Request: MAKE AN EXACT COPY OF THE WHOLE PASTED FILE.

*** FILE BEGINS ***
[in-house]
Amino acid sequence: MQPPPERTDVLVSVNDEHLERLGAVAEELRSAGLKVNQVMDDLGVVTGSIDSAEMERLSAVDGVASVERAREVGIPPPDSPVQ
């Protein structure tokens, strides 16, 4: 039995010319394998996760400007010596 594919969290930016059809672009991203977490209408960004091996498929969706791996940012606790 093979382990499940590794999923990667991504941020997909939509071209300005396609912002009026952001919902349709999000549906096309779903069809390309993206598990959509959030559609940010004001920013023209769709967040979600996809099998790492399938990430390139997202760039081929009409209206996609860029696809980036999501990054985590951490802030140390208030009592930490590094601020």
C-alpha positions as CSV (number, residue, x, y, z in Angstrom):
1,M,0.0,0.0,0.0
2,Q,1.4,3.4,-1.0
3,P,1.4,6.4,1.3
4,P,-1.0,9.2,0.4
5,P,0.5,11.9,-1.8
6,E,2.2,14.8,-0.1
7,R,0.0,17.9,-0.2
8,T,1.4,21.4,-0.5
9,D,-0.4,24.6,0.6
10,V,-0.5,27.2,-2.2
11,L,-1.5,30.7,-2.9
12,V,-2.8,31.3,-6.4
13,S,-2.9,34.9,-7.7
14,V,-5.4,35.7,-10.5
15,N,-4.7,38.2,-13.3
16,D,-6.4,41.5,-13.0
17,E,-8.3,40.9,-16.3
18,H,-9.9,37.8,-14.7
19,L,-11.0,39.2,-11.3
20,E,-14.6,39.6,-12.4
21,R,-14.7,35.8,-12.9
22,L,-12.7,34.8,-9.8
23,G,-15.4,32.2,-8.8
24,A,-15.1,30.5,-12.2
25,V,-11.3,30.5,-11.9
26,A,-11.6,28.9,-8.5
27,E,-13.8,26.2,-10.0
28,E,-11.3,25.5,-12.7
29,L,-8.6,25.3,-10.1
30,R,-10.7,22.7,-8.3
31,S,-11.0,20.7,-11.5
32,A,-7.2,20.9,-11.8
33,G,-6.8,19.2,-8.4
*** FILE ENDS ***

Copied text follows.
[in-house]
Amino acid sequence: MQPPPERTDVLVSVNDEHLERLGAVAEELRSAGLKVNQVMDDLGVVTGSIDSAEMERLSAVDGVASVERAREVGIPPPDSPVQ
């Protein structure tokens, strides 16, 4: 039995010319394998996760400007010596 594919969290930016059809672009991203977490209408960004091996498929969706791996940012606790 093979382990499940590794999923990667991504941020997909939509071209300005396609912002009026952001919902349709999000549906096309779903069809390309993206598990959509959030559609940010004001920013023209769709967040979600996809099998790492399938990430390139997202760039081929009409209206996609860029696809980036999501990054985590951490802030140390208030009592930490590094601020």
C-alpha positions as CSV (number, residue, x, y, z in Angstrom):
1,M,0.0,0.0,0.0
2,Q,1.4,3.4,-1.0
3,P,1.4,6.4,1.3
4,P,-1.0,9.2,0.4
5,P,0.5,11.9,-1.8
6,E,2.2,14.8,-0.1
7,R,0.0,17.9,-0.2
8,T,1.4,21.4,-0.5
9,D,-0.4,24.6,0.6
10,V,-0.5,27.2,-2.2
11,L,-1.5,30.7,-2.9
12,V,-2.8,31.3,-6.4
13,S,-2.9,34.9,-7.7
14,V,-5.4,35.7,-10.5
15,N,-4.7,38.2,-13.3
16,D,-6.4,41.5,-13.0
17,E,-8.3,40.9,-16.3
18,H,-9.9,37.8,-14.7
19,L,-11.0,39.2,-11.3
20,E,-14.6,39.6,-12.4
21,R,-14.7,35.8,-12.9
22,L,-12.7,34.8,-9.8
23,G,-15.4,32.2,-8.8
24,A,-15.1,30.5,-12.2
25,V,-11.3,30.5,-11.9
26,A,-11.6,28.9,-8.5
27,E,-13.8,26.2,-10.0
28,E,-11.3,25.5,-12.7
29,L,-8.6,25.3,-10.1
30,R,-10.7,22.7,-8.3
31,S,-11.0,20.7,-11.5
32,A,-7.2,20.9,-11.8
33,G,-6.8,19.2,-8.4